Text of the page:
The States Step In As Medicare Falters

Pharmacist Rich Harvie fills a prescription in Montpelier, Vt. Medicare's drug program has been beset by problems.
Pharmacist Rich Harvie fills a prescription in Montpelier, Vt. Medicare's drug program has been beset by problems. (By Toby Talbot -- Associated Press)
By Ceci Connolly
Washington Post Staff Writer
Saturday, January 14, 2006

Two weeks into the new Medicare prescription drug program, many of the nation's sickest and poorest elderly and disabled people are being turned away or overcharged at pharmacies, prompting more than a dozen states to declare health emergencies and pay for their life-saving medicines.

Computer glitches, overloaded telephone lines and poorly trained pharmacists are being blamed for mix-ups that have resulted in the worst of unintended consequences: As many as 6.4 million low-income seniors, who until Dec. 31 received their medications free, suddenly find themselves navigating an insurance maze of large deductibles, co-payments and outright denial of coverage.

Yesterday, Ohio and Wisconsin announced that they will cover the drug costs of low-income seniors who would otherwise go without, joining every state in New England as well as California, Illinois, Pennsylvania, Arkansas, New Jersey, North Dakota, South Dakota and New Jersey.

"This new prescription drug plan was supposed to be a voluntary program to help people who didn't have coverage," said Jeanne Finberg, a lawyer for the National Senior Citizens Law Center. "All this is doing is harming the people who had coverage -- America's most vulnerable citizens."

Hailed as President Bush's signature domestic achievement, the program, which began Jan. 1, offers drug coverage for the first time to 43 million elderly and disabled Americans eligible for Medicare. At the same time, 6.4 million low-income beneficiaries who were receiving their medications through state Medicaid plans were switched into Medicare for their drug benefits and told they would not be charged the standard $250 deductible or co-payments.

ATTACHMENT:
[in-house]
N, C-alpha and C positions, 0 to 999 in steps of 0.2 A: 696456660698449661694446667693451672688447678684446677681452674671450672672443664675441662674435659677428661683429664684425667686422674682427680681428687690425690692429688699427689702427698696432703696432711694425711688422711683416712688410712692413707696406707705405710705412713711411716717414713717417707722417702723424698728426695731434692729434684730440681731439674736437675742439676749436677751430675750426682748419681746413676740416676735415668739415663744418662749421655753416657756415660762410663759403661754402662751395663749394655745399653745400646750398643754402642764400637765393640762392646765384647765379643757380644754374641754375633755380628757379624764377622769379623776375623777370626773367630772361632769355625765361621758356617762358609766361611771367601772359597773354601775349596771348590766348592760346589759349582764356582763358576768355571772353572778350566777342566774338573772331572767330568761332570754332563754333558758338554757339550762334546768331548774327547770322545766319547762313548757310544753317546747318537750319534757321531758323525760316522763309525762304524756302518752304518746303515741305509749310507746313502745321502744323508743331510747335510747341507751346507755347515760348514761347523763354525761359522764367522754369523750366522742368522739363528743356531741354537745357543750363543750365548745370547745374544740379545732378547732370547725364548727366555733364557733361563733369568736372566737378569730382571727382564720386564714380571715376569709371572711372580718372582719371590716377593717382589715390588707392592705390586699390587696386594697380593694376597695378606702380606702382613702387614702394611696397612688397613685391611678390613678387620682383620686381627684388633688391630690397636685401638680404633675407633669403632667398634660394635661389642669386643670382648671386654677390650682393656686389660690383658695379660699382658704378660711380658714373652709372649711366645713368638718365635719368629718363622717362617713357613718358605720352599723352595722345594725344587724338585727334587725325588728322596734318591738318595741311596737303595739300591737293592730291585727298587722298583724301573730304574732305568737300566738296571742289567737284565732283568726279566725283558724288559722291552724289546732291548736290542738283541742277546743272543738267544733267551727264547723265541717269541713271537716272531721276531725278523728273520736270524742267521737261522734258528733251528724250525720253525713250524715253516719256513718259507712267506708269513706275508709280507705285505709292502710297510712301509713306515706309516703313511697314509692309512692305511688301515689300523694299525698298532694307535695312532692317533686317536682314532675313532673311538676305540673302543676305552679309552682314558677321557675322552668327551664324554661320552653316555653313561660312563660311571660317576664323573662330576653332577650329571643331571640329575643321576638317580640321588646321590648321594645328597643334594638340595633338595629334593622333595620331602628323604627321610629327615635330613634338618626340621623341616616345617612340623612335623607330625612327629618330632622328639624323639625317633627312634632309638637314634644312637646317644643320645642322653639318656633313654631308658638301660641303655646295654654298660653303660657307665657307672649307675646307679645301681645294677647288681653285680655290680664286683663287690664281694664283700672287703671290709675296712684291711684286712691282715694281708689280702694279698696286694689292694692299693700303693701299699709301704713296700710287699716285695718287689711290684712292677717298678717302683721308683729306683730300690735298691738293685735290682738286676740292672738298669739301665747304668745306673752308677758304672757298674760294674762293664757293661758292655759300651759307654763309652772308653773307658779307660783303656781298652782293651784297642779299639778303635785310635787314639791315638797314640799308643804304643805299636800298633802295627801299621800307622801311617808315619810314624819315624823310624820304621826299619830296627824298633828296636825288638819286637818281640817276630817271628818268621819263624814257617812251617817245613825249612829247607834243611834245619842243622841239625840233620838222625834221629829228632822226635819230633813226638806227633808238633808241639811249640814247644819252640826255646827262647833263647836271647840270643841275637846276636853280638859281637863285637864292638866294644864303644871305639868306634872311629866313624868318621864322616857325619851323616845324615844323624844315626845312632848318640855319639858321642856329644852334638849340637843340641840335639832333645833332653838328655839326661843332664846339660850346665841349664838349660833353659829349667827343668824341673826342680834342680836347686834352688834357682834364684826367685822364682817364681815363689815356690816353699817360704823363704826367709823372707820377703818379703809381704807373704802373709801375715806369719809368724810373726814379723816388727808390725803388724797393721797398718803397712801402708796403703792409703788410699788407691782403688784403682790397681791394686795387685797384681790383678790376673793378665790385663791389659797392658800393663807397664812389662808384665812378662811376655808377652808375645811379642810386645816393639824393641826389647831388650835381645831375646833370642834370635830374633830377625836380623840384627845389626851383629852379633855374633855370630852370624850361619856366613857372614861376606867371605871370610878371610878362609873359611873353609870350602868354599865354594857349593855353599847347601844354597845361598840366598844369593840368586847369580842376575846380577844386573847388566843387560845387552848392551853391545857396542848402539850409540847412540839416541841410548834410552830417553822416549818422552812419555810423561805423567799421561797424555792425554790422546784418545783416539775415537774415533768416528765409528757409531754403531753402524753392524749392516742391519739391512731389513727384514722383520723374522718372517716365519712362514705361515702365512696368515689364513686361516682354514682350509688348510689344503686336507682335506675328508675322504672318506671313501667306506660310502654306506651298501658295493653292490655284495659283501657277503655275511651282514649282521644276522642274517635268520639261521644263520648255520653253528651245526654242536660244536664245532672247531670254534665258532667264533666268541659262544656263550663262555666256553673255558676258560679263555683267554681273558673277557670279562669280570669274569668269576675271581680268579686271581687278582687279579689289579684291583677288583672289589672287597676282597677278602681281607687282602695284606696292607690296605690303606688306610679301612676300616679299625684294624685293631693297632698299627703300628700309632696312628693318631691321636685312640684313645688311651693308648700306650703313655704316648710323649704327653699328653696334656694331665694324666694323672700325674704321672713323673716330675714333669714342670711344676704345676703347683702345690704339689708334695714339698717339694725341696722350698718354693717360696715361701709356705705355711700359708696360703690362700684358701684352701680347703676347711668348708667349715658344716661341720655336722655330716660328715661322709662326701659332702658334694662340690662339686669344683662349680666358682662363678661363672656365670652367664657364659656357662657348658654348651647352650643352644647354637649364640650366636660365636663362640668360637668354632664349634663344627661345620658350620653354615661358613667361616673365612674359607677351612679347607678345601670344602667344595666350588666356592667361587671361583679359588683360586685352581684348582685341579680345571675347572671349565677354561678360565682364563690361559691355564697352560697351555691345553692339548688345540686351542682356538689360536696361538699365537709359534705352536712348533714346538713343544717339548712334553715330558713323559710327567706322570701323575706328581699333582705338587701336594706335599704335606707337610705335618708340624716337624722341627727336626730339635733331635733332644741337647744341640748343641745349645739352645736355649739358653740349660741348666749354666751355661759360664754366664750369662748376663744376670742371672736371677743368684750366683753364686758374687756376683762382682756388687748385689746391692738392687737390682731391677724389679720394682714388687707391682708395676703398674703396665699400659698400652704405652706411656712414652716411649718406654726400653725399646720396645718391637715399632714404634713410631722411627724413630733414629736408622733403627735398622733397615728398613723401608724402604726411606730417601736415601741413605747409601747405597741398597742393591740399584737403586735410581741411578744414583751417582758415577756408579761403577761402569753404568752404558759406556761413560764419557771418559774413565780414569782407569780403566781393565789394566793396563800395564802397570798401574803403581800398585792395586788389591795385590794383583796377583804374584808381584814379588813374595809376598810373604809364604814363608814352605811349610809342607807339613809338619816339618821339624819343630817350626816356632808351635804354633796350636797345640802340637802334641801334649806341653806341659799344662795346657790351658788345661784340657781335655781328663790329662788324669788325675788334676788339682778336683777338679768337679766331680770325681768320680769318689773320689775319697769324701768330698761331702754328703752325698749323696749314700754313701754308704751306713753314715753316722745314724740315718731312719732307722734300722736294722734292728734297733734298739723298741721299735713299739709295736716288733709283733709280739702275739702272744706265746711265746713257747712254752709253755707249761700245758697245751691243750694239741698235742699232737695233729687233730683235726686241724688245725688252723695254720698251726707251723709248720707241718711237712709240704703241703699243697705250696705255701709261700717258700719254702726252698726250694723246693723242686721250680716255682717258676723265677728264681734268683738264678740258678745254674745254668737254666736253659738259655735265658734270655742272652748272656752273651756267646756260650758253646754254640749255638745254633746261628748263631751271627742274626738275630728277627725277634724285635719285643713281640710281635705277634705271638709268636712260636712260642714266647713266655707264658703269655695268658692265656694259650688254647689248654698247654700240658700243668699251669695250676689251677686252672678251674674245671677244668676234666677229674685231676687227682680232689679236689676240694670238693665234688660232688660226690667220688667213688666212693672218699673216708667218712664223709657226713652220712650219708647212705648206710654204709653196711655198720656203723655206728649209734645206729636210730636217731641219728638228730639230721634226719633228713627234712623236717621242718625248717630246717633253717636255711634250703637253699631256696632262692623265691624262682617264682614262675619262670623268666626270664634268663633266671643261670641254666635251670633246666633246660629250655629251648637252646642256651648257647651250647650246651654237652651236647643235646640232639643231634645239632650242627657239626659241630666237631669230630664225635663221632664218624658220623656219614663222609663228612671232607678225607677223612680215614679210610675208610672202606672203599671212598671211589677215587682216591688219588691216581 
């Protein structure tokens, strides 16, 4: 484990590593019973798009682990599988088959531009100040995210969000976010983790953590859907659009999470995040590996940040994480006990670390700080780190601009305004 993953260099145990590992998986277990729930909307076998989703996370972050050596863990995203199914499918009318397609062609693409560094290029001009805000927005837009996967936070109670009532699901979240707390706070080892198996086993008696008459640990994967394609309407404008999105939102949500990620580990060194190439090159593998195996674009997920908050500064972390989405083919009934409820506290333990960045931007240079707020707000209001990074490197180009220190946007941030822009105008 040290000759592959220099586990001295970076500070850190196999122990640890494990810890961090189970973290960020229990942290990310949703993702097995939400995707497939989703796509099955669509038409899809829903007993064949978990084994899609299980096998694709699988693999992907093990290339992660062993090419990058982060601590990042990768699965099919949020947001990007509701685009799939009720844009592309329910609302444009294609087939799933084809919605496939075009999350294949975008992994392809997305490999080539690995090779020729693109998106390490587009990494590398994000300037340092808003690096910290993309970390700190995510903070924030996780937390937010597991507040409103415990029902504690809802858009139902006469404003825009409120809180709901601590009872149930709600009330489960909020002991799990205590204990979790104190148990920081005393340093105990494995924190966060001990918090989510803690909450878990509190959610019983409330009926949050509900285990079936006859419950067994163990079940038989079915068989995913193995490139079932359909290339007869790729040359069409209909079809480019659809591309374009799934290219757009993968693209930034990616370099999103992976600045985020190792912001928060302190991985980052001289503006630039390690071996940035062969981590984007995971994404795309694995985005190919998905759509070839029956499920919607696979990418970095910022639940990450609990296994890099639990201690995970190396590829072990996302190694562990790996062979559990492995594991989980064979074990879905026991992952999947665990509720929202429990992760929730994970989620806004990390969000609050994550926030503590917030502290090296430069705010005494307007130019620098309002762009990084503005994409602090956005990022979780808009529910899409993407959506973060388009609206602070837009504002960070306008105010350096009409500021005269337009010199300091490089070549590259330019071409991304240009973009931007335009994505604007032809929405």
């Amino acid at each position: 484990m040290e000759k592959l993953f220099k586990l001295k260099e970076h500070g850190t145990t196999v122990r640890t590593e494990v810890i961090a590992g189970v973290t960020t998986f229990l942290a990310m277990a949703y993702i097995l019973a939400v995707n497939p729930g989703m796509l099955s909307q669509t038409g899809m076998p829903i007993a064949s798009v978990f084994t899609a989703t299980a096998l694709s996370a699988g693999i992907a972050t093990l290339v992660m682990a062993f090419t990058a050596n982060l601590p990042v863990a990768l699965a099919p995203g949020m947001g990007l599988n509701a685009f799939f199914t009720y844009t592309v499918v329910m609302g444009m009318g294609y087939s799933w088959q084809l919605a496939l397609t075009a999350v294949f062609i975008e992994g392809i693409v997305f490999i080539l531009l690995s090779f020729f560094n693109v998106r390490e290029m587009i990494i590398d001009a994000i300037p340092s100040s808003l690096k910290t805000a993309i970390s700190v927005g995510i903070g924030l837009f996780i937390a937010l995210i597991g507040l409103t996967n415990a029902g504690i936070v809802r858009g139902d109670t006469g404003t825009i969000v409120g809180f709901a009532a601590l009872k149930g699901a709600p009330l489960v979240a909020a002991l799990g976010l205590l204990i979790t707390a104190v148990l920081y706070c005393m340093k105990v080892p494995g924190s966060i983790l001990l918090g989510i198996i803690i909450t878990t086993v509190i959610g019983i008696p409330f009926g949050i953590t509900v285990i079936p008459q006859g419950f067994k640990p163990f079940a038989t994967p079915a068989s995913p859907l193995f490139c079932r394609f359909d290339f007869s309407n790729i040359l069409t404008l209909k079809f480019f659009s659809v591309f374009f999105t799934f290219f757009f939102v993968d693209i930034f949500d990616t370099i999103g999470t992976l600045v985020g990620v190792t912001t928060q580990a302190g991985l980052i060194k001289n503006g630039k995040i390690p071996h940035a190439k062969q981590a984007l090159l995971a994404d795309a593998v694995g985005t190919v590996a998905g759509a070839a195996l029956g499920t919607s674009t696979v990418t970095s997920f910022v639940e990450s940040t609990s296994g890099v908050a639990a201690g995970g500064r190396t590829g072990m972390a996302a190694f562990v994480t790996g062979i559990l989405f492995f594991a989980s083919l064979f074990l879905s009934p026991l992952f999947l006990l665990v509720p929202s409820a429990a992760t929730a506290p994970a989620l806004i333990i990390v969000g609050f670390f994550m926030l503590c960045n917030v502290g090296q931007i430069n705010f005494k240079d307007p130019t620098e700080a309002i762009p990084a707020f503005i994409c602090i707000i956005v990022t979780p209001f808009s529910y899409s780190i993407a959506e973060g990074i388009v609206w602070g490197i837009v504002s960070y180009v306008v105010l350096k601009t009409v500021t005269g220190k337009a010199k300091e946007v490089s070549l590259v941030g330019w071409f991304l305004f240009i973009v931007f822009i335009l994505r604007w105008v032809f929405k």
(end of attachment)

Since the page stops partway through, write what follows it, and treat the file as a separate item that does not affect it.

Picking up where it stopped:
But interviews with two dozen people -- state officials, pharmacists, advocates for seniors, and Medicare clients -- revealed a host of problems. Many poor seniors were never enrolled or were enrolled in plans that do not cover their medications. Others received multiple insurance cards, creating confusion at the pharmacies. Some were charged the deductible and unaffordable co-payments. And some, such as Laurine League, left empty-handed.

"For years I've had no problems, going to the same pharmacy," said League, 49, a Queens, N.Y., woman with severe mental illness. "The pharmacist told me one drug was going to cost $198. I don't have that kind of money."

The states that have stepped in to help have already incurred several million dollars in unexpected drug bills, but Mark B. McClellan, administrator of the federal Centers for Medicare and Medicaid Services (CMS), said he did not have the authority to reimburse them. He urged states, pharmacists and providers to work with his agency to collect reimbursements from insurance companies administering the prescription program.

Acknowledging that some of the 6.4 million low-income beneficiaries known as "dual-eligibles" have been overcharged or denied medication, McClellan said: "That is simply not acceptable. We have been working around the clock and around the country to make sure those beneficiaries get the prescriptions they need."

California Gov. Arnold Schwarzenegger (R), announcing his intention to spend as much as $70 million to provide two weeks' worth of medicine, said he expects a reimbursement. "While I am confident the federal government will resolve the problems with this transition, these people need our help now," he said, "and we're going to be there for them."

Politicians in both parties were quick to rise to the defense of a particularly vulnerable population. As a group, dual-eligibles have incomes below the poverty rate of $9,570 a year and take an average of 15 medications a day. More than half are women, 40 percent have cognitive impairments such as Alzheimer's and 20 percent do not speak English, according to Finberg.

"The dual-eligibles should have been the last group enrolled because they are the hardest to get going," said Thanh Lu, who focuses on Medicare issues at the Progress Center for Independent Living in Illinois. Clients who are in nursing homes, who have schizophrenia, or who are deaf or blind are ill equipped to tackle the complex new system. Medicare compounded the problem by sending out a handbook that incorrectly told low-income seniors they could enroll in any plan at virtually no cost, he said.

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